Tuesday, March 14, 2006

"Black.White" and Switching Places: Another Opportunity Lost to Convey Something Powerful

(Photograph)
"Black.White" can be seen on the Fox FX cable channel Wednesday nights at 10pm E/P.

Switching places is a theme in cinematic comedy that has often found great success. The Parent Trap, Trading Places, and Coming to America were all successful movies that dealt with the theme of drawing lessons from becoming someone different than ourselves. The reason these movies are so fascinating is because the desire to prove that it is the individual that dictates circumstance is a feeling with which we can all empathize.

If I were rich, I would be happy. If I were black, I would know how not to empower racists when they approached me with a racial slur. If I were a parent, I would remain abreast of all the trends and my kids would think I was cool.

It is difficult for many to believe that circumstance will mold an individual just as easily as the individual shapes the circumstance. And with the proliferation of reality TV, it was only a matter of time before producers would use the switching places ploy to create a new hit series dealing with just this difficulty. Produced by Ice Cube and RJ Cutler, “Black.White” transforms the race of two families with the help of expert make-up artists and then releases them to discover the relevance of race in today’s world. They live under the same roof where they have dinner together and discuss the impact of race (or lack thereof) in everyday society.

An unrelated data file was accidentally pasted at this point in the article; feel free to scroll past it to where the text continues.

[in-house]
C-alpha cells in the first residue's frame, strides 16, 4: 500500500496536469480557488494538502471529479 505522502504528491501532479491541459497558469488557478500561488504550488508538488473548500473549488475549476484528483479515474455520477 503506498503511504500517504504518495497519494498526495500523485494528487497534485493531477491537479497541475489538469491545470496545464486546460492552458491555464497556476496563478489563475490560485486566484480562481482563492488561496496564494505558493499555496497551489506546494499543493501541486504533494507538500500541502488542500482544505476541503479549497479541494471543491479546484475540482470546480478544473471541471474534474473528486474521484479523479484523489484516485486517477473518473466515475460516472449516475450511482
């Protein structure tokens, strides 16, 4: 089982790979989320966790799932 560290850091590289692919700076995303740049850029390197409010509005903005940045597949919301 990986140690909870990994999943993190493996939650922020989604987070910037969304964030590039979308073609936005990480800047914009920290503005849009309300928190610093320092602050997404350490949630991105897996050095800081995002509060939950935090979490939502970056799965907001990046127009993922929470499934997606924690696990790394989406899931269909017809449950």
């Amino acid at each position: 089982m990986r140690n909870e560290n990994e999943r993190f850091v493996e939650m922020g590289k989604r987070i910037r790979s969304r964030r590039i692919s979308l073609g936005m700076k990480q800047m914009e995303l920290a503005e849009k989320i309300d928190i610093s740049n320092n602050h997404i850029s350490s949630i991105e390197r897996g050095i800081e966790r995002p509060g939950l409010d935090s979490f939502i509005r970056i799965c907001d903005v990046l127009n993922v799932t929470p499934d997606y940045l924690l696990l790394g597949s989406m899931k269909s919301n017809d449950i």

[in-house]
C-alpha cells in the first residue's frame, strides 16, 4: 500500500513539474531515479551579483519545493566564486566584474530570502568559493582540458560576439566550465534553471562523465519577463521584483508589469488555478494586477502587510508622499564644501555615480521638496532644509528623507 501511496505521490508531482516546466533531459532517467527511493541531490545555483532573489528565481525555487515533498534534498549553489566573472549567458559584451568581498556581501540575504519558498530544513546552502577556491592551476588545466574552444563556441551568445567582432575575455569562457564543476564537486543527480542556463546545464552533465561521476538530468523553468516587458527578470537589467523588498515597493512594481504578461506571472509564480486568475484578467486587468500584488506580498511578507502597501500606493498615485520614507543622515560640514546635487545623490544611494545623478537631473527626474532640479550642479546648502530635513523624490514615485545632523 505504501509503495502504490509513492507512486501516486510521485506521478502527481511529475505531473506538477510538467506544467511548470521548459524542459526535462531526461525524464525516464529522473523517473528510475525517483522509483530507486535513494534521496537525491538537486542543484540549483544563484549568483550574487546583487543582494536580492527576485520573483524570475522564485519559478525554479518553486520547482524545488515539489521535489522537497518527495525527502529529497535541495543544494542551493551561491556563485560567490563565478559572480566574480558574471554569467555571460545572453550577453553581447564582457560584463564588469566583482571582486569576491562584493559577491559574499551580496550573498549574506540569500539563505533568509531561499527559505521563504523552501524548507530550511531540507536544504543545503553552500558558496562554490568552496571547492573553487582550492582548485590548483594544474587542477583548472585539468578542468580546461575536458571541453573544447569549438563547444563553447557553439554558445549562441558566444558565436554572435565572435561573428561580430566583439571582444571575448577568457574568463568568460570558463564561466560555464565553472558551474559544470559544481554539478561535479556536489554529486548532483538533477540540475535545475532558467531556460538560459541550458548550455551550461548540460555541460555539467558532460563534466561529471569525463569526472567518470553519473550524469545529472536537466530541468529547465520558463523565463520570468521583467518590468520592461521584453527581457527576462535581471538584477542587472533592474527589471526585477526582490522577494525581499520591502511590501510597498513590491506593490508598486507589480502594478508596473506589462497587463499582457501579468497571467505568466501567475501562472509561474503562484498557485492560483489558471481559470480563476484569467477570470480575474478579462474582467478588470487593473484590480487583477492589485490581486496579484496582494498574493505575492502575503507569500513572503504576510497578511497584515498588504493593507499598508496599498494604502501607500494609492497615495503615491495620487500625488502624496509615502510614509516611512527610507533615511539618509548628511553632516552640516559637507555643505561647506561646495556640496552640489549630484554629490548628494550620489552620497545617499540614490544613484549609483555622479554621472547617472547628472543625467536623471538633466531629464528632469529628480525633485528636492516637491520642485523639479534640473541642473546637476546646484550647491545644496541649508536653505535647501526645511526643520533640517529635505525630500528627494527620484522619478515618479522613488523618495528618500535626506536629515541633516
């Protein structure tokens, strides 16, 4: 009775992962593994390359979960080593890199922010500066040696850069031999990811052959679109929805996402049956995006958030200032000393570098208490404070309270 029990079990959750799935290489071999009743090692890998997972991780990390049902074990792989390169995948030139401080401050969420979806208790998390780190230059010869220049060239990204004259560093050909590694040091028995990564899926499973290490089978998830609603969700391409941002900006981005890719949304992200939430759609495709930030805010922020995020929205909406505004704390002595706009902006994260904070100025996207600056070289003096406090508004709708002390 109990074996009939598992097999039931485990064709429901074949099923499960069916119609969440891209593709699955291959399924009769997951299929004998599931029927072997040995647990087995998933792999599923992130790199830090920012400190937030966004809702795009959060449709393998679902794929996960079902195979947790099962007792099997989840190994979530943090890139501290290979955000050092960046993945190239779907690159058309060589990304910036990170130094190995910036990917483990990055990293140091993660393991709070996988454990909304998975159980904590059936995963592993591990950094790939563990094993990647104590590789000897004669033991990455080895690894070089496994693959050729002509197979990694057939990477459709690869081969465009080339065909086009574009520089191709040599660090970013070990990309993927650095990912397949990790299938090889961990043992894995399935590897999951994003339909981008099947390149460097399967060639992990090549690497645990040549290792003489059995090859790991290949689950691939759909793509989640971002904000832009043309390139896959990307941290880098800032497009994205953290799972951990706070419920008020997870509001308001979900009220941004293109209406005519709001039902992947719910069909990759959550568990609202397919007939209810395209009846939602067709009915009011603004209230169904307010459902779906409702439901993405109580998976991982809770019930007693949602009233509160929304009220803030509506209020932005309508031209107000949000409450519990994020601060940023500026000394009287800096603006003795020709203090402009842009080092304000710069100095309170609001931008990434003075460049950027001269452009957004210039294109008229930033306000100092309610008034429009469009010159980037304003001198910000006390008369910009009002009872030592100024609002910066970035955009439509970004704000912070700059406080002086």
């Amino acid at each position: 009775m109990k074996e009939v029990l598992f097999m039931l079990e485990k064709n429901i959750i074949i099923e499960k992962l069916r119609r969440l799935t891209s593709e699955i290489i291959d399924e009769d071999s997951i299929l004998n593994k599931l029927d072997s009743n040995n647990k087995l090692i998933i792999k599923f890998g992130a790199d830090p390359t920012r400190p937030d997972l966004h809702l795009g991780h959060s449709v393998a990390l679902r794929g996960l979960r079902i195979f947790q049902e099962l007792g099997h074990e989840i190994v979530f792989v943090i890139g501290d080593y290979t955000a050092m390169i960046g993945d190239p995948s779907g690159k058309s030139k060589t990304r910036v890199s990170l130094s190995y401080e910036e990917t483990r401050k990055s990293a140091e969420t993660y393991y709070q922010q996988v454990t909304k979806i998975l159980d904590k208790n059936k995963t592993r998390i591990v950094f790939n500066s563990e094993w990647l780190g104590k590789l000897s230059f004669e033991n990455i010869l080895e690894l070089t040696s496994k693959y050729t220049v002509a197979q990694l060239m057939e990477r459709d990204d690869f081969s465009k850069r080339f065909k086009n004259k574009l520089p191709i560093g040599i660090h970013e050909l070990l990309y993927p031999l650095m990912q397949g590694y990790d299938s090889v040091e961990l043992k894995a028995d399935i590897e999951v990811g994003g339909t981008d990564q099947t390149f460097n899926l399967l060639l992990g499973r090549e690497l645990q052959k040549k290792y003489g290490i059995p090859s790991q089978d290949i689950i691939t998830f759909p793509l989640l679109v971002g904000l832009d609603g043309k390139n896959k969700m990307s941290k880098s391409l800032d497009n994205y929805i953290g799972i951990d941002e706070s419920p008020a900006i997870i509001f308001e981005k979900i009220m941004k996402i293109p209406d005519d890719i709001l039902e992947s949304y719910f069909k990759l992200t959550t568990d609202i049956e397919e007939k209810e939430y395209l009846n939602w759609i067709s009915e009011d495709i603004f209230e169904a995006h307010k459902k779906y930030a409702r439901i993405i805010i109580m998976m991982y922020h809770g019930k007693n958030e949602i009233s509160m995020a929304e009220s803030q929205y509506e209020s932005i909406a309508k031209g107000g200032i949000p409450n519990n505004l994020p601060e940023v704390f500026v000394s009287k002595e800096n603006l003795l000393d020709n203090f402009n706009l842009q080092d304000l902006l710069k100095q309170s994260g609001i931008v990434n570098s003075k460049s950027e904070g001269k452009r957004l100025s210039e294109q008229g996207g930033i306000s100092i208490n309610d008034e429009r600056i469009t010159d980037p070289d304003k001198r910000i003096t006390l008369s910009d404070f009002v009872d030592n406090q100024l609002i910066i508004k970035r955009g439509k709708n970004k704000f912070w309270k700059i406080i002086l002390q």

Drawing over 4 million viewers last Wednesday, the show has been deemed an “instant hit” by the Baltimore Sun. Although the viewership was remarkable, the show struck a bad chord with many including myself. Highlights from the show included the repeated use of the word “Nigger,” the infiltration of an all-black spoken word workshop by the daughter of the white family, and the articulation (by both families) of an absurd amount of stereotypes.

Much like the switching places comedies mentioned above, the premier episode of "Black.White" could have had the potential to teach many Americans a valuable lesson on race and the impact (perceived and/or actual) that it can have on society. Instead, the show elicited nothing more than astonishment and disbelief from its viewers. In short, we had a switching places theme that failed to deal with issues of race in an informative and therapeutic way.

Four million viewers tuned in last week!…

For an hour, Ice Cube and RJ Cutler had the undivided attention of the American people. And on Wednesday night those viewers turned off their television sets with neither closure nor enlightenment. Yet another opportunity lost to convey something powerful.

10 comments:

Zara Thustra said...

I had no idea this show even existed...but do allow me to make a minor contribution: Far too often we expect television to offer a level of criticality that runs counter to its current objectives as an organ of the capitalist industrial complex.